Letter: Social change and the housing market

Click to follow
The Independent Online
Sir: Building society forecasts about house prices and the state of the market rarely take account of the changed state of things in Britain ('Halifax expects house prices to outstrip inflation by 1995', 29 December). House ownership is no longer regarded as the best way to enhance family equity by young people in business and the professions. This is not just because of the recent fall in house values. Other factors that make many young people prefer to rent rather than buy are the decline in tenure in professional appointments, and the general expectation among employers in both private and state sectors that personnel must be mobile, and prepared to up sticks to work in a new place.

The impact of such unsettlement on families is catastrophic in many cases. The hassle of selling and buying on disadvantageous terms is one thing; the disruption of schooling, if the family moves successfully, or of family life, if the breadwinner moves out leaving the rest of the nuclear group where the mortgaged house remains, is another thing, painful and often unbearable. The steep rise in executive and professional unemployment during the long slump has aggravated matters.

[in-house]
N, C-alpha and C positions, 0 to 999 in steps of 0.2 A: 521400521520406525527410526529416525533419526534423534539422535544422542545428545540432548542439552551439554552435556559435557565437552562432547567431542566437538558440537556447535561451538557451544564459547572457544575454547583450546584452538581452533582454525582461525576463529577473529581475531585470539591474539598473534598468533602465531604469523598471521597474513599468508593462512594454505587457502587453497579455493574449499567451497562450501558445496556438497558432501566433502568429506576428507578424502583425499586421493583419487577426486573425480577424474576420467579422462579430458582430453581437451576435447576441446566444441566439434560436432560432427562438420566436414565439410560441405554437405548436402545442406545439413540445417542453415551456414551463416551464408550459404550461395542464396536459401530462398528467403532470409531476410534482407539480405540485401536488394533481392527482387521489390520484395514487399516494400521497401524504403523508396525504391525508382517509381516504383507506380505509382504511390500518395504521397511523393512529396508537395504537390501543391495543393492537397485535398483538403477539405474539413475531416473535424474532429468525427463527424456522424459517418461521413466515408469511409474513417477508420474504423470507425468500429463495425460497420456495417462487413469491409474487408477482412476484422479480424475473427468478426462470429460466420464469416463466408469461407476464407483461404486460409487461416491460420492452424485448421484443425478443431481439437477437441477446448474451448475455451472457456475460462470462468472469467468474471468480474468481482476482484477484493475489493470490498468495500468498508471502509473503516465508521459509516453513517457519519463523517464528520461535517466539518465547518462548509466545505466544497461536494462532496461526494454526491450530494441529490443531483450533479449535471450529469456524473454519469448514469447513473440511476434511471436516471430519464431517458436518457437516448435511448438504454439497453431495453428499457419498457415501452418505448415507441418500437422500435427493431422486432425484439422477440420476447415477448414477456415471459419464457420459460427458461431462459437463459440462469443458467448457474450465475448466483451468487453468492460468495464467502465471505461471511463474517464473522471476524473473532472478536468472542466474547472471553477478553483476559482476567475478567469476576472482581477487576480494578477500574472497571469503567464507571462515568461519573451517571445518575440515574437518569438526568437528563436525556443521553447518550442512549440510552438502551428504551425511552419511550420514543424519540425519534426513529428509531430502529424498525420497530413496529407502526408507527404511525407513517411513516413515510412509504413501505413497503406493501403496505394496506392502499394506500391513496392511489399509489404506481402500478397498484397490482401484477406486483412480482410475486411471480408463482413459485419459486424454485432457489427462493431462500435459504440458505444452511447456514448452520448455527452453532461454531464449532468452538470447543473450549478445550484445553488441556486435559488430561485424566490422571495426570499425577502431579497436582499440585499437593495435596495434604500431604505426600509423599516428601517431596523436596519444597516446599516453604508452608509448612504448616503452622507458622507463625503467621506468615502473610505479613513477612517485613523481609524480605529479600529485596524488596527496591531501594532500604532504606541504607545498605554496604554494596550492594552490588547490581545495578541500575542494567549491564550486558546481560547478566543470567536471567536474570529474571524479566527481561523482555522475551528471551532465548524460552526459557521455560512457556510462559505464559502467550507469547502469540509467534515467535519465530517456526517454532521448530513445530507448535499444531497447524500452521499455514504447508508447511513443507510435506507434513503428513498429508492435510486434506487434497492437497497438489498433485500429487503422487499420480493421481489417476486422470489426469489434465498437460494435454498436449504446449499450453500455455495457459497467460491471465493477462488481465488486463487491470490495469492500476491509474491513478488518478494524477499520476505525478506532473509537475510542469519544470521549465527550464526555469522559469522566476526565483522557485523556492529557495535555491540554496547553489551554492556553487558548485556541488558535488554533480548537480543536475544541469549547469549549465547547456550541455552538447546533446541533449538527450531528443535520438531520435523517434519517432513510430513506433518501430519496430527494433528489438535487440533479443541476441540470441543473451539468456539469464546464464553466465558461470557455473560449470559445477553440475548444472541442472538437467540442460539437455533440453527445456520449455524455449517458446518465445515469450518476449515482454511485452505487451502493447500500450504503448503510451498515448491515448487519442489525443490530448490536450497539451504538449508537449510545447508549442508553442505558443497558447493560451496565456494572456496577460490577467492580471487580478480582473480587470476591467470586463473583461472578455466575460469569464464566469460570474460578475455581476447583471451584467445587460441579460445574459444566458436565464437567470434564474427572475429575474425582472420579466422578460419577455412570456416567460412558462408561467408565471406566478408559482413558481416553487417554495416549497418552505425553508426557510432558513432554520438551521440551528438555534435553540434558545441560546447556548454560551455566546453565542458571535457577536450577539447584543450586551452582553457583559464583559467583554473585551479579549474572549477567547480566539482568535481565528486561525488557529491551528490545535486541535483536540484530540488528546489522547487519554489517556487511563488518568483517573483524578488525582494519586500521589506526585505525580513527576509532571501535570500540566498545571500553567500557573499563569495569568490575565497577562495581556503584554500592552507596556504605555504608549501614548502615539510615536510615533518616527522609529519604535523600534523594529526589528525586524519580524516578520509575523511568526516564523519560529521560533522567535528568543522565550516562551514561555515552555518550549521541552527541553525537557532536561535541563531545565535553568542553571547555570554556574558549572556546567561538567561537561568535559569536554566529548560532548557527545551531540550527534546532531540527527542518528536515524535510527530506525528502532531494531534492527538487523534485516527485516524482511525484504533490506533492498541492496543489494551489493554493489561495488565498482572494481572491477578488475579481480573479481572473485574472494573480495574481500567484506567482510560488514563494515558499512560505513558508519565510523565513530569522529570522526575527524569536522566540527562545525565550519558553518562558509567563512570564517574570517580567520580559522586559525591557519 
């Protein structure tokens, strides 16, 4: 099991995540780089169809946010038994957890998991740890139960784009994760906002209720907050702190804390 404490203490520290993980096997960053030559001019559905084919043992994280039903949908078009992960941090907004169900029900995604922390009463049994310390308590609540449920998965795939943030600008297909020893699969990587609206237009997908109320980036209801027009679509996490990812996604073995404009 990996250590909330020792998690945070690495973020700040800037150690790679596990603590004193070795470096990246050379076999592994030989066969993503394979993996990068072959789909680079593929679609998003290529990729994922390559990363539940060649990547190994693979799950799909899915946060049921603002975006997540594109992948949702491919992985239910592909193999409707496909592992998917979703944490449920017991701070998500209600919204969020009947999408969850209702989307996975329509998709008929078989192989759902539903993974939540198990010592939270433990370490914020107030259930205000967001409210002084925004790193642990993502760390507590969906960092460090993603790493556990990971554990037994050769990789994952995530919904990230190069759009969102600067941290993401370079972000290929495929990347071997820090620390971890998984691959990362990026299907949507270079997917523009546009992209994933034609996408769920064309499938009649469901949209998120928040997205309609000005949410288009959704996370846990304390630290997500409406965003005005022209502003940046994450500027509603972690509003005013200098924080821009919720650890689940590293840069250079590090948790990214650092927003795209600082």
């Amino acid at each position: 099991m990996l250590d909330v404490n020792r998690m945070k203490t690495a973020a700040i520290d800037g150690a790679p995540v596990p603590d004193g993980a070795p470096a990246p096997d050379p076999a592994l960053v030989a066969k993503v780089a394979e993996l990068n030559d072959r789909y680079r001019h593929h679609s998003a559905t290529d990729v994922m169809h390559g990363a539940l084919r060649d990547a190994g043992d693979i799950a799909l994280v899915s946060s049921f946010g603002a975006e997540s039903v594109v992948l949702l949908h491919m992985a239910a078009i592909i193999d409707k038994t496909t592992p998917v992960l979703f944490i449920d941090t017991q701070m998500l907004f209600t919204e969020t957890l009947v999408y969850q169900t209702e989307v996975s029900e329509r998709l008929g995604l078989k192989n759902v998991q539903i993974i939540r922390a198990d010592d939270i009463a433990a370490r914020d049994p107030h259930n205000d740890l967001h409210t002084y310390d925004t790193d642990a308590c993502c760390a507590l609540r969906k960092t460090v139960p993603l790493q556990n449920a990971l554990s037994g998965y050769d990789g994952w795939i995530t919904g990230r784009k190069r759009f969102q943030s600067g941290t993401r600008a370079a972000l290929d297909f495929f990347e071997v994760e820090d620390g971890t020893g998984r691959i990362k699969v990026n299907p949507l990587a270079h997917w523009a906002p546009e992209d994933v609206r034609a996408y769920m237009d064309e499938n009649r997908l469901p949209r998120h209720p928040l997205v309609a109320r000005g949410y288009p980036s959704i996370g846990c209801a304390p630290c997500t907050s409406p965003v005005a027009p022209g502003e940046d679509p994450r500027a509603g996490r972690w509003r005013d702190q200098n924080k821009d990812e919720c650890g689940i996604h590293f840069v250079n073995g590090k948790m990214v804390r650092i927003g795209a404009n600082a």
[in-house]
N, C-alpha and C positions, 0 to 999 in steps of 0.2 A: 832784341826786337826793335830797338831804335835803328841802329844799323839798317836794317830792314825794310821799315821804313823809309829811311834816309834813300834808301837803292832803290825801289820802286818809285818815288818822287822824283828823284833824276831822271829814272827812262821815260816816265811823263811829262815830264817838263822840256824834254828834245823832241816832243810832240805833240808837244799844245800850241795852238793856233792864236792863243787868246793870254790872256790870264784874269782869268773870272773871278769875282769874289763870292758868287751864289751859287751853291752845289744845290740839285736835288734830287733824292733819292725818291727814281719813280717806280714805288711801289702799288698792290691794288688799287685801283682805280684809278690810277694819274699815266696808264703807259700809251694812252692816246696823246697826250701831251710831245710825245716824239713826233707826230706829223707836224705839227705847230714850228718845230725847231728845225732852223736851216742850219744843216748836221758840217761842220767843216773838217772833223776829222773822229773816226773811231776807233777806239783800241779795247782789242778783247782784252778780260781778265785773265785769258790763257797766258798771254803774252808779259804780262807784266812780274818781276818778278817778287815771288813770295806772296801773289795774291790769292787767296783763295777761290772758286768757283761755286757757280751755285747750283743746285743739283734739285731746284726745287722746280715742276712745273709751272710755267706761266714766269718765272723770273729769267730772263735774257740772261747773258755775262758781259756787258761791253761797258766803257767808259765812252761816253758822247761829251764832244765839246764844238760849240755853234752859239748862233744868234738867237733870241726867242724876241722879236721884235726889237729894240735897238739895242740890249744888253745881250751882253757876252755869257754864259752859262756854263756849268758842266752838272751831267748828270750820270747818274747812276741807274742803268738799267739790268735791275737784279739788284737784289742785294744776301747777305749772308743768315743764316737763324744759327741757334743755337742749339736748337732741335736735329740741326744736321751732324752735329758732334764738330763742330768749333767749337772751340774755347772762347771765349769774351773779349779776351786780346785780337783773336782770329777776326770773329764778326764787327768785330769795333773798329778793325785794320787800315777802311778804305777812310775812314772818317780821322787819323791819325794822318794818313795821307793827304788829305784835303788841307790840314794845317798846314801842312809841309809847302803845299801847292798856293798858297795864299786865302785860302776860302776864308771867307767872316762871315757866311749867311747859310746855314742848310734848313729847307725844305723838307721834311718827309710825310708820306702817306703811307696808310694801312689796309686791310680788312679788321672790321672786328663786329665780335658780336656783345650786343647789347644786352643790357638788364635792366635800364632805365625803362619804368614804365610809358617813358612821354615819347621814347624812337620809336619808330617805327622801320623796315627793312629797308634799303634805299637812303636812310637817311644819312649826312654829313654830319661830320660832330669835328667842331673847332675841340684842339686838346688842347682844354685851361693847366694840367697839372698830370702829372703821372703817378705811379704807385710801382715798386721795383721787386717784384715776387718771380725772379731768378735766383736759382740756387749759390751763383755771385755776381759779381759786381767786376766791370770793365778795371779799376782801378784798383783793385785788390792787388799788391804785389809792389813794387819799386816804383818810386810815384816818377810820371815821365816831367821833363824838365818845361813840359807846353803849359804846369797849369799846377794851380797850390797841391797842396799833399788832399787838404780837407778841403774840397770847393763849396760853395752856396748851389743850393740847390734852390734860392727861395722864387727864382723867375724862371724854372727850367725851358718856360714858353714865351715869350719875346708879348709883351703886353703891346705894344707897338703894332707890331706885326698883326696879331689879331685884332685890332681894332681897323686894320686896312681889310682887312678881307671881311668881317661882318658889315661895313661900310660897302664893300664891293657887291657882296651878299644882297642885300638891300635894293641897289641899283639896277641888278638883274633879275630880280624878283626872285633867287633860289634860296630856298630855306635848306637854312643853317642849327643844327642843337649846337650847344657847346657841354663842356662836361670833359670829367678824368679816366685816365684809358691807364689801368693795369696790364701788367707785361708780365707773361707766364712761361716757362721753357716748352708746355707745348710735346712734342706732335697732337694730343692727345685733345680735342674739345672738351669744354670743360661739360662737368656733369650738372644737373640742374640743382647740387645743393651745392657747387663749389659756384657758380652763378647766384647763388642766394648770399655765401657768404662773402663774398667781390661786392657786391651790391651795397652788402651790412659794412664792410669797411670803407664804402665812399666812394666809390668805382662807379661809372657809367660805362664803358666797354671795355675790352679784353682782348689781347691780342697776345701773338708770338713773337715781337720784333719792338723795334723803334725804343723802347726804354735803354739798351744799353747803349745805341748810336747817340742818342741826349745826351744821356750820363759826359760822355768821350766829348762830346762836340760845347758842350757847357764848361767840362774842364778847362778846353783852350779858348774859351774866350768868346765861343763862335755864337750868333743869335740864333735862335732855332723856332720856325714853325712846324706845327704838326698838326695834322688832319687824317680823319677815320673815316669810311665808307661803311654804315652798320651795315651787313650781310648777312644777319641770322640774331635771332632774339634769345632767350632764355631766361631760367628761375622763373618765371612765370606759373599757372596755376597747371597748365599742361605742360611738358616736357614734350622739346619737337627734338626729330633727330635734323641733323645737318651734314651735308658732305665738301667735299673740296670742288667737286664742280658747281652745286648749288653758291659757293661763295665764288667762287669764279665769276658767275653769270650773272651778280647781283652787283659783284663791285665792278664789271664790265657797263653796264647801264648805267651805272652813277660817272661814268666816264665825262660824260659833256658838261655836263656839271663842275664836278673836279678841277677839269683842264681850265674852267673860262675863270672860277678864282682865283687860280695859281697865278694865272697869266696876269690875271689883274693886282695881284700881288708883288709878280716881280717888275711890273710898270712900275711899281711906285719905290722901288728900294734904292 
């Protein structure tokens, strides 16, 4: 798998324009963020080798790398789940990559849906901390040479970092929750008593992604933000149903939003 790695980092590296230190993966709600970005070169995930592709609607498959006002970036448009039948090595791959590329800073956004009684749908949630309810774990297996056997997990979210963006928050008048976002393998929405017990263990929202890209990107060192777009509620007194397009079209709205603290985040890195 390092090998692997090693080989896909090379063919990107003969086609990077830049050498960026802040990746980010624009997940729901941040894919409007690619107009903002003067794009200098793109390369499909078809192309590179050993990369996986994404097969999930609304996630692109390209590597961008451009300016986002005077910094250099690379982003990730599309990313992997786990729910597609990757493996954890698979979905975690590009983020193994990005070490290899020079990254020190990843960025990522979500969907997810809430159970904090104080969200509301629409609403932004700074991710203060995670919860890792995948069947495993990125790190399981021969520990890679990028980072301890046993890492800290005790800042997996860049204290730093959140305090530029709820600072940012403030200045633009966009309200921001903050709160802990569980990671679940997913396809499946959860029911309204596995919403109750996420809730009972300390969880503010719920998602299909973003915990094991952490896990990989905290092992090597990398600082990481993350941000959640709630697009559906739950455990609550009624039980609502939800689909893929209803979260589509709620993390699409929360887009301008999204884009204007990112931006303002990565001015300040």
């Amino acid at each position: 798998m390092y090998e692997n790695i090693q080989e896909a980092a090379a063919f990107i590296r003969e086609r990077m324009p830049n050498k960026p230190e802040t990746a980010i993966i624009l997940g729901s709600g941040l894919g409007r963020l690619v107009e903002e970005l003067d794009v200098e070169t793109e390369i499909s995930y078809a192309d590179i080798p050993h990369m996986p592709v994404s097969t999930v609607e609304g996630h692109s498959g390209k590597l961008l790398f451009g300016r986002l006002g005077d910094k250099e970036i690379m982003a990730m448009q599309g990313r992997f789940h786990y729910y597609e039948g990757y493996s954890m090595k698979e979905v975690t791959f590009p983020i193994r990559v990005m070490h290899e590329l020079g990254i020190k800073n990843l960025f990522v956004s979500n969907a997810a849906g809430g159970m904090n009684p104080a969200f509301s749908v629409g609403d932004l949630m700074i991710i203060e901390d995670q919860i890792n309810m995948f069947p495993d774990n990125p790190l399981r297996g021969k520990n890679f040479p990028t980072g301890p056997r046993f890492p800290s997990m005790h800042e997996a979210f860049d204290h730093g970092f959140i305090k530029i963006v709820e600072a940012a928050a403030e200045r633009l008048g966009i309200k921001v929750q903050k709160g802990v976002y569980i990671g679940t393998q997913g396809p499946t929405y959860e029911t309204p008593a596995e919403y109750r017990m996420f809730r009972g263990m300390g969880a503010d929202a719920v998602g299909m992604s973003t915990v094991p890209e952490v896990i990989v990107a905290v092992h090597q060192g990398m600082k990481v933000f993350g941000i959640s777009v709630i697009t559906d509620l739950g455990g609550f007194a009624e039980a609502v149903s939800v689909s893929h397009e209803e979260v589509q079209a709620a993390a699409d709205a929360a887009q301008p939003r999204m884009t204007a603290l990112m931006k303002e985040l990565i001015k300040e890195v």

It is as if the Thatcherite desideratum of 'a property-owning democracy' has been deliberately sabotaged by the Thatcherite pursuit of business and professional efficiency, which turns out to be cruel to people and to promote social instability.

Yours faithfully,


London W8

30 December